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Ukraine’s historic sites threatened by dam failure

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A July 19 report based on “high-resolution satellite images” confirms flooding next to self-taught Ukrainian artist Polina Rayko’s house-museum in Oleshky, Ukraine, following the destruction of the Nova Kakhovka dam last month.

Russia seized the strategic Dnieper Dam on February 24, 2023, the day it invaded Ukraine. The Conflict Observatory, which published the report, is an independent project launched by the US State Department, which has since been monitoring the damage and destruction of cultural heritage sites in Ukraine through the work of the Yale School of Public Health’s Humanitarian Research Laboratory, the Smithsonian Cultural Rescue Initiative and PlanetScape Ai.

Katharyn Hanson, head of research at the Smithsonian Cultural Rescue Initiative (SCRI) at the Smithsonian Institution, says The arts journal that information collected by participating organizations, including the Ukrainian Heritage Monitoring Laboratory (HeMo), reduced “the lead time in order to focus our analysis of the satellite images”. He confirmed the report on the ground of the damage caused by the floods via photos and videos made by the Polina Rayko Foundation.

“We hope our satellite images in this report will provide additional information, documentation and possible future evidence of flood damage” at the Polina Rayko Museum, Hanson said.

In the report, satellite images marked with yellow arrows “show the museum and surrounding neighborhood inundated by water” on June 7. The home of Rayko, who died in 2004, was decorated with his artwork depicting flora, fauna, family members, and religious motifs on every wall.

HeMo continues to document “ground damage where possible and safety can be assured,” Hanson said. The flood severely affected Russian-occupied Ukrainian territory, including Oleshky. The Conflict Observatory’s research follows a “rigorous chain of custody procedure for future civil and criminal legal proceedings in the appropriate jurisdictions” as cases of war crimes trials against Russia mount.

Ukraine’s cultural heritage faces daily threats. Three museums in the historic port city of Odessa on the Black Sea have been damaged by Russian bombing this week. The city’s historic center was granted UNESCO World Heritage status earlier this year.

Disputes over the funding of wartime culture have divided Ukrainian leaders. Culture Minister Oleksandr Tkachenko tendered his resignation on Thursday, saying in a Facebook post that culture is no less important than drones since “culture is the shield of our identity and our borders”.

Meanwhile, Ukrainian President Volodymyr Zelensky said in his nightly address to the nation that although culture is important, “now there are other priorities”.

Heritage sites were immediately flagged as being at grave risk following the disastrous dam burst on June 6, as archaeological artefacts were submerged in water and illegally excavated.

The disaster destroyed homes, forced the evacuation of thousands of people and caused enormous environmental damage. President Zelenskiy blamed Russia for the disaster, describing it as “an environmental bomb of mass destruction”, while Russia claimed Ukraine was responsible. The dam is under Russian control and therefore inaccessible to independent investigators, although growing evidence suggests a deliberate explosion.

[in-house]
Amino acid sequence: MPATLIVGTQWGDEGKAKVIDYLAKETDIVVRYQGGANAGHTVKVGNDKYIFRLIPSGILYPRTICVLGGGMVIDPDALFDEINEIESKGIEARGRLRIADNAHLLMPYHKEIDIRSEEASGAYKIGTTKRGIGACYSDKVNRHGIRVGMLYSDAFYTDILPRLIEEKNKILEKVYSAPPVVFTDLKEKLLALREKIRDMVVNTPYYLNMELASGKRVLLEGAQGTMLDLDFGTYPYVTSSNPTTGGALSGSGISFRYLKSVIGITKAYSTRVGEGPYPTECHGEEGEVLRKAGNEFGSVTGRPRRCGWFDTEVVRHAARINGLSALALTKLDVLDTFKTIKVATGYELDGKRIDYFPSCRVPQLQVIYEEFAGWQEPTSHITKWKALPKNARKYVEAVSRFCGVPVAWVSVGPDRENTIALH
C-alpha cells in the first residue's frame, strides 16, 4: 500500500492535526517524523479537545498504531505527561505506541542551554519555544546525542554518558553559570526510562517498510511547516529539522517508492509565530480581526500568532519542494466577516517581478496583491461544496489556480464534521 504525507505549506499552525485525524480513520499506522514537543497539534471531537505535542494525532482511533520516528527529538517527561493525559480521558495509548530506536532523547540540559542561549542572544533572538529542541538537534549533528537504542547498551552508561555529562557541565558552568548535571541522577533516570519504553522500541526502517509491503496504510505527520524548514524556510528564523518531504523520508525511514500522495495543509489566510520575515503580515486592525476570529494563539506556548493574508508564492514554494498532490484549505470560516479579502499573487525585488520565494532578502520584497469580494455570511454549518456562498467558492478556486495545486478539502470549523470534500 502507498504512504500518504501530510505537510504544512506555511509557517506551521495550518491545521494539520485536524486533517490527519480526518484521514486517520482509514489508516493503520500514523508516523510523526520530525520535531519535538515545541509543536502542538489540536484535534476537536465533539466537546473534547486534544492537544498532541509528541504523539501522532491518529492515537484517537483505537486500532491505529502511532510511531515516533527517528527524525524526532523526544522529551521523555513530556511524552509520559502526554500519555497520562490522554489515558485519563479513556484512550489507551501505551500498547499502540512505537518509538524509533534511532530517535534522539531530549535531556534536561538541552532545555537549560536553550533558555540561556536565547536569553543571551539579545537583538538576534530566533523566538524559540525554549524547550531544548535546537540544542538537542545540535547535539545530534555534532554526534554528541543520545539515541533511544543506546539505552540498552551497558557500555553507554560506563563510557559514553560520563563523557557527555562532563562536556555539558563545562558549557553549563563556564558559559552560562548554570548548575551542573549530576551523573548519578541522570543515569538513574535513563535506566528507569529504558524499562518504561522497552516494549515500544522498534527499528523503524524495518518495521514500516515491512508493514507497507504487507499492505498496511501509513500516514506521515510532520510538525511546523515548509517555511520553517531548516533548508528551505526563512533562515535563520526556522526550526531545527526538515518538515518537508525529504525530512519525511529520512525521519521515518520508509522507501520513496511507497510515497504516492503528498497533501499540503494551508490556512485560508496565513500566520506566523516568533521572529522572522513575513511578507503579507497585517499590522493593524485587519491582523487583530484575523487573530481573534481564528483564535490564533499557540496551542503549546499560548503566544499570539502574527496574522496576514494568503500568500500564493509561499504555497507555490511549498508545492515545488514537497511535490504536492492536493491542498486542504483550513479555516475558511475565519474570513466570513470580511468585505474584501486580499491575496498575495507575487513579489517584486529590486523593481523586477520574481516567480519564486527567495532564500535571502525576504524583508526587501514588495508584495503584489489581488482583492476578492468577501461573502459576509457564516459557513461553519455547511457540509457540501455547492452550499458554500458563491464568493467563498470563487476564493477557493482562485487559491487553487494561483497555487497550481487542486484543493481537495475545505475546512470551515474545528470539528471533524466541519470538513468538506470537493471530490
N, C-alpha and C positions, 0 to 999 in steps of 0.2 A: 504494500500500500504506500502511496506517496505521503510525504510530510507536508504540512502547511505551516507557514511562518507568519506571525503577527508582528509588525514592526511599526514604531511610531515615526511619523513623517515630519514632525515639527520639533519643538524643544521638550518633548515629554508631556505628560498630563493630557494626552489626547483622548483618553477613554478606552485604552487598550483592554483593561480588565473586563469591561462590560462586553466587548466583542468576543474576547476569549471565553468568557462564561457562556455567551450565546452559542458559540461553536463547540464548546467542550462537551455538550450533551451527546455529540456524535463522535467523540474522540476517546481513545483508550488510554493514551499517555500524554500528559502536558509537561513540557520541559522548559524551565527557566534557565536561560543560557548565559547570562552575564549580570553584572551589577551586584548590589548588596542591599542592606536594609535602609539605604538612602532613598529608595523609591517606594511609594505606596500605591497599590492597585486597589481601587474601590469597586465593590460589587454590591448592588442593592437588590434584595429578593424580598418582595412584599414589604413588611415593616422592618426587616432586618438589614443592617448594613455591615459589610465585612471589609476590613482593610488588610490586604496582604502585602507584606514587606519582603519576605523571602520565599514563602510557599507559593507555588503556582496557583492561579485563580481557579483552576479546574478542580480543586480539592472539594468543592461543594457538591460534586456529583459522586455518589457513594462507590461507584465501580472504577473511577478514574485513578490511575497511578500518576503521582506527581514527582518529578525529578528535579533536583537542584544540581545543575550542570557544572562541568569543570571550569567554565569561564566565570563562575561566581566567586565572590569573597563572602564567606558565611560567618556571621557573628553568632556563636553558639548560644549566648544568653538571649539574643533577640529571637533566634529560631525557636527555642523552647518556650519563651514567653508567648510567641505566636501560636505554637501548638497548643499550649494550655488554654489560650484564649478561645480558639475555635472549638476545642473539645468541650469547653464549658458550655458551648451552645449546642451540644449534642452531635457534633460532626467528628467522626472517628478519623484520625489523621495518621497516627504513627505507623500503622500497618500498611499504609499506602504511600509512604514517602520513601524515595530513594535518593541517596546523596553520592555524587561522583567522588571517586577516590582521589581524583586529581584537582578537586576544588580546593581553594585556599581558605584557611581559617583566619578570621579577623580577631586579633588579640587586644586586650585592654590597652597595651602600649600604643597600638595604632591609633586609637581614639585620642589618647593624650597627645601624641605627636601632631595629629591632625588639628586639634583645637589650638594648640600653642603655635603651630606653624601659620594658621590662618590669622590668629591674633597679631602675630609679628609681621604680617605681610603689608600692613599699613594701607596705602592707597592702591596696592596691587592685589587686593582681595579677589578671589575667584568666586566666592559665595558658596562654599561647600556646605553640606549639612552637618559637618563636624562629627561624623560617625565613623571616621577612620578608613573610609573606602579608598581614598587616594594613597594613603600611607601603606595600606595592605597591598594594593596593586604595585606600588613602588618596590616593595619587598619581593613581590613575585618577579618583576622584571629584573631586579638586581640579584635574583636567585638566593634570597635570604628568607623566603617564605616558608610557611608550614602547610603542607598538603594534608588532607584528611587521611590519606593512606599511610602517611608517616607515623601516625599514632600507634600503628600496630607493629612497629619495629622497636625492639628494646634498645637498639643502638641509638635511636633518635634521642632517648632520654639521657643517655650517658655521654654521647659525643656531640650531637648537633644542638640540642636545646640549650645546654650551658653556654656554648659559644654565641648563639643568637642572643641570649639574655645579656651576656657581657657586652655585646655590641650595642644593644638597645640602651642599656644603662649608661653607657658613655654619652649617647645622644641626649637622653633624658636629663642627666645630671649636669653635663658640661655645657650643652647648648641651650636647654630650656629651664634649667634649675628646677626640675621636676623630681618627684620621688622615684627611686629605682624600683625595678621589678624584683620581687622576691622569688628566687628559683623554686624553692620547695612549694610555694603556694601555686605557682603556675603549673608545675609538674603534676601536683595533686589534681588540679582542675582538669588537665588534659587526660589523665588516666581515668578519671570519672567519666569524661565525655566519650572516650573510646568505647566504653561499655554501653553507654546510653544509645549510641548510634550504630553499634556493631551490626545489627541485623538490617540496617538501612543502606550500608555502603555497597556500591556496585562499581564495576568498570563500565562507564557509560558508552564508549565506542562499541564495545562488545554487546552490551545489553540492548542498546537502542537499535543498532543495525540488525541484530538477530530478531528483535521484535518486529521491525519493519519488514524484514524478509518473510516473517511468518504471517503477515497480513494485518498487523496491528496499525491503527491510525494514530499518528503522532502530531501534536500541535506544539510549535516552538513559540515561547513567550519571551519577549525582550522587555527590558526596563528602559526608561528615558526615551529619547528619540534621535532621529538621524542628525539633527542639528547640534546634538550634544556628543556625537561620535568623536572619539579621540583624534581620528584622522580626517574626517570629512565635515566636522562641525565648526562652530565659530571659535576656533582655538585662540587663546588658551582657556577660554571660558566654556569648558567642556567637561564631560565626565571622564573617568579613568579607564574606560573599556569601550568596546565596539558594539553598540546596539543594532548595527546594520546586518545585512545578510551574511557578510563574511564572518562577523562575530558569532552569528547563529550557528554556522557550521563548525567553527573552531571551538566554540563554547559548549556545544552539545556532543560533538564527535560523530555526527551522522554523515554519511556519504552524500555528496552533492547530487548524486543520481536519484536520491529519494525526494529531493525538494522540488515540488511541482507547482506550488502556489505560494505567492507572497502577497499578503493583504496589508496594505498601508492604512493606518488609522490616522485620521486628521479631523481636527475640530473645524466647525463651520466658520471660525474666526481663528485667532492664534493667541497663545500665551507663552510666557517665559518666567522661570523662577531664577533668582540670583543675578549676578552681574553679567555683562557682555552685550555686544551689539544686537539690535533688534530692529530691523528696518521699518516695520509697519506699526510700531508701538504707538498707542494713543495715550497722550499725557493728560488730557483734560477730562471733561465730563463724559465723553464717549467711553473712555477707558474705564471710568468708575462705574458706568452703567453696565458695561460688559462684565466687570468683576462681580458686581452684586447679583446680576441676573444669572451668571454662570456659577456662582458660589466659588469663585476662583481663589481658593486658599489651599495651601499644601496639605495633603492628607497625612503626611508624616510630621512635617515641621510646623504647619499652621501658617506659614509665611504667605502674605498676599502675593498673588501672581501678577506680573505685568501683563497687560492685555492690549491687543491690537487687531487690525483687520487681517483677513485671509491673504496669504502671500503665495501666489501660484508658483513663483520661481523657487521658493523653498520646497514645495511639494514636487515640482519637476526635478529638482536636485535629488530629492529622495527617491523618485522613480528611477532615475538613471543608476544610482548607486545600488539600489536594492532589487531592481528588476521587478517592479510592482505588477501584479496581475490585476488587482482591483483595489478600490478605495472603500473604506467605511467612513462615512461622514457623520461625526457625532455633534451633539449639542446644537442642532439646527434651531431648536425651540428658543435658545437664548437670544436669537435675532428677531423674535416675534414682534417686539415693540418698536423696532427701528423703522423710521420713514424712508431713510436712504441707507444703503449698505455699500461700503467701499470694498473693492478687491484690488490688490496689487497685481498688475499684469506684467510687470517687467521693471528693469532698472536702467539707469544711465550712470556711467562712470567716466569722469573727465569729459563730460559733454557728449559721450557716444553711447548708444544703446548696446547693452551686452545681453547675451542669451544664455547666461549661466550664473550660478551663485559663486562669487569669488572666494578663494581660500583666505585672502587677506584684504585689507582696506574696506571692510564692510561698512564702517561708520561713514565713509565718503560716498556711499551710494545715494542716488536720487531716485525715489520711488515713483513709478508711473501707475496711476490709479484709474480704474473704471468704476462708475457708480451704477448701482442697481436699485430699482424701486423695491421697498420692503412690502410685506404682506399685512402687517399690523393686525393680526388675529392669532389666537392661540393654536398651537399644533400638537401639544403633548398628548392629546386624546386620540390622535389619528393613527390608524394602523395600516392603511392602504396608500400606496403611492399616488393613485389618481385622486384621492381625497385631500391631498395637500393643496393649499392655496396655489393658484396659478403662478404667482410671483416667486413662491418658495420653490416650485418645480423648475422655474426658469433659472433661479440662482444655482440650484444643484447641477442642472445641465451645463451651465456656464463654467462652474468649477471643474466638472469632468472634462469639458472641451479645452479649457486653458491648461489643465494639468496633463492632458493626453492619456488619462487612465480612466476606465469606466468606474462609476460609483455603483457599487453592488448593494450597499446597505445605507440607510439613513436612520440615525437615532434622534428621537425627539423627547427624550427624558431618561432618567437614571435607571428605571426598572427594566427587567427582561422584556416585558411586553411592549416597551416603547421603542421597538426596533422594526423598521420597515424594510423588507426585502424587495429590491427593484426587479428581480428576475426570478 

In the days after the dam burst, Khortytsia National Reserve warned of a “boom” in “black archaeology” on the park’s island grounds and called on the public to alert them to “anyone with metal detectors or digging on the land.” In a Facebook post, the reserve said visitors who found artifacts should “send us a photo with geotagging or bring [them] to the museum, so you can keep it for future generations.

The Ukrainian administration of the Kherson region, part of which is occupied by Russian forces, has also launched a public appeal describing the significant threat to archaeological research in the area. Artifacts from “unexplored mounds” in Kherson Oblast were “washed from the ground and carried along the banks of rivers and the Black Sea by a powerful current,” the administration said. “If you notice such objects, please contact the Kherson Regional Museum of Local History immediately.”

A few days earlier, while rescuing freshwater turtles from seawater, rescue workers in Odessa came across a historic amphora floating in the water, most likely swept away by floodwaters. They handed it over to the Kherson Museum, which described the find “like a great joy”

The Ministry of Culture and Information Policy of Ukraine reported that to June 13, 147 cultural institutions in the Kherson and Mykolaiv regions were threatened, “taking into account the territories temporarily not controlled by Ukraine”, and 20 were in directly flooded areas. Immediately after the dam broke, the ministry published a list of the most severely affected museums in and around the town of Nova Kakhovka, where the dam is located. Most, with the exception of a Cossack history museum in the village of Kozatske, are in occupied territory.

Kilian Heck, art historian at the University of Greifswald in Germany, who participated in the creation of the Ukraine Art Aid Center network of art historians and experts in 2022 and recently published a anthology of Ukrainian art, says that the destruction of the dam “means a catastrophe for many cultural properties in southern Ukraine”. At risk are “hundreds of kurgans [ancient burial mounds] from the time of the Scythians”, and the archaeological sites of the regions of Zaporizhzhia, Kherson and Mykolaiv, which are “currently tormented by robbers and grave robbers”.

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